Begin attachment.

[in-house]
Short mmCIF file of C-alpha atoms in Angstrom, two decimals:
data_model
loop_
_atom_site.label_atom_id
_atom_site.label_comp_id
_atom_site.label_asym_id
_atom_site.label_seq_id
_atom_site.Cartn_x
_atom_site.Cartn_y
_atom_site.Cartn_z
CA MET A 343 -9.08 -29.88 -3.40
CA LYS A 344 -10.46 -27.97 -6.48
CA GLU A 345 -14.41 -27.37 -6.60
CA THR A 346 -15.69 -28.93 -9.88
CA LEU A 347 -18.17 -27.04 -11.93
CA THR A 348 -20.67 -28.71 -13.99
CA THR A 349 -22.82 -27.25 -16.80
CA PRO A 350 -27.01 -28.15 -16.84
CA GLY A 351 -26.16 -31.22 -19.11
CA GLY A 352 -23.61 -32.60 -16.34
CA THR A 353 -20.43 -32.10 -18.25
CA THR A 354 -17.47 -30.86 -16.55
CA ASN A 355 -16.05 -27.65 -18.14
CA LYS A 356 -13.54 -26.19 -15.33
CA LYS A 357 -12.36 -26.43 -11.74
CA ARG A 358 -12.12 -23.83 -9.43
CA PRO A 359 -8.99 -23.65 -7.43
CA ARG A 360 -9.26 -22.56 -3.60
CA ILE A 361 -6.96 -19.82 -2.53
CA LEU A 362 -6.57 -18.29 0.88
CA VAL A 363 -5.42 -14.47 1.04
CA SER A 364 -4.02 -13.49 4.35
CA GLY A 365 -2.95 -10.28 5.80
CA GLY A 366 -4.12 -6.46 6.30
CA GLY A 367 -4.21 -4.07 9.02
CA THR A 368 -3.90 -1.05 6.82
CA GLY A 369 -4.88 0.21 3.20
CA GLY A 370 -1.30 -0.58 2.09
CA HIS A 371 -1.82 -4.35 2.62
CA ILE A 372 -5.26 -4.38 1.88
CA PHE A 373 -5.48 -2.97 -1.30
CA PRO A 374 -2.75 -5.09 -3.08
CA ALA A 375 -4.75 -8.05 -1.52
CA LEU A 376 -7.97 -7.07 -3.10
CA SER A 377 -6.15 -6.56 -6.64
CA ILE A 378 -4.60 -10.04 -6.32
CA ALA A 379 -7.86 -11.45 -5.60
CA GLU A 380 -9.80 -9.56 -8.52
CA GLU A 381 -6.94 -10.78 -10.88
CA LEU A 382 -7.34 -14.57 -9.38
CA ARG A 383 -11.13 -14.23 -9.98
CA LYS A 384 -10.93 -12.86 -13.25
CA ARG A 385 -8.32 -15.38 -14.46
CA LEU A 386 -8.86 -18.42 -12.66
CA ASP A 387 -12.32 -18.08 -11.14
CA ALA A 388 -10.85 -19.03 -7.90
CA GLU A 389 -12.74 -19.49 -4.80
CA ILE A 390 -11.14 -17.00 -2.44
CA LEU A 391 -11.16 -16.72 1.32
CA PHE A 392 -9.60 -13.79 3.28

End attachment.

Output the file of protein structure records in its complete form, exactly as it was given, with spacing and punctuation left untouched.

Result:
[in-house]
Short mmCIF file of C-alpha atoms in Angstrom, two decimals:
data_model
loop_
_atom_site.label_atom_id
_atom_site.label_comp_id
_atom_site.label_asym_id
_atom_site.label_seq_id
_atom_site.Cartn_x
_atom_site.Cartn_y
_atom_site.Cartn_z
CA MET A 343 -9.08 -29.88 -3.40
CA LYS A 344 -10.46 -27.97 -6.48
CA GLU A 345 -14.41 -27.37 -6.60
CA THR A 346 -15.69 -28.93 -9.88
CA LEU A 347 -18.17 -27.04 -11.93
CA THR A 348 -20.67 -28.71 -13.99
CA THR A 349 -22.82 -27.25 -16.80
CA PRO A 350 -27.01 -28.15 -16.84
CA GLY A 351 -26.16 -31.22 -19.11
CA GLY A 352 -23.61 -32.60 -16.34
CA THR A 353 -20.43 -32.10 -18.25
CA THR A 354 -17.47 -30.86 -16.55
CA ASN A 355 -16.05 -27.65 -18.14
CA LYS A 356 -13.54 -26.19 -15.33
CA LYS A 357 -12.36 -26.43 -11.74
CA ARG A 358 -12.12 -23.83 -9.43
CA PRO A 359 -8.99 -23.65 -7.43
CA ARG A 360 -9.26 -22.56 -3.60
CA ILE A 361 -6.96 -19.82 -2.53
CA LEU A 362 -6.57 -18.29 0.88
CA VAL A 363 -5.42 -14.47 1.04
CA SER A 364 -4.02 -13.49 4.35
CA GLY A 365 -2.95 -10.28 5.80
CA GLY A 366 -4.12 -6.46 6.30
CA GLY A 367 -4.21 -4.07 9.02
CA THR A 368 -3.90 -1.05 6.82
CA GLY A 369 -4.88 0.21 3.20
CA GLY A 370 -1.30 -0.58 2.09
CA HIS A 371 -1.82 -4.35 2.62
CA ILE A 372 -5.26 -4.38 1.88
CA PHE A 373 -5.48 -2.97 -1.30
CA PRO A 374 -2.75 -5.09 -3.08
CA ALA A 375 -4.75 -8.05 -1.52
CA LEU A 376 -7.97 -7.07 -3.10
CA SER A 377 -6.15 -6.56 -6.64
CA ILE A 378 -4.60 -10.04 -6.32
CA ALA A 379 -7.86 -11.45 -5.60
CA GLU A 380 -9.80 -9.56 -8.52
CA GLU A 381 -6.94 -10.78 -10.88
CA LEU A 382 -7.34 -14.57 -9.38
CA ARG A 383 -11.13 -14.23 -9.98
CA LYS A 384 -10.93 -12.86 -13.25
CA ARG A 385 -8.32 -15.38 -14.46
CA LEU A 386 -8.86 -18.42 -12.66
CA ASP A 387 -12.32 -18.08 -11.14
CA ALA A 388 -10.85 -19.03 -7.90
CA GLU A 389 -12.74 -19.49 -4.80
CA ILE A 390 -11.14 -17.00 -2.44
CA LEU A 391 -11.16 -16.72 1.32
CA PHE A 392 -9.60 -13.79 3.28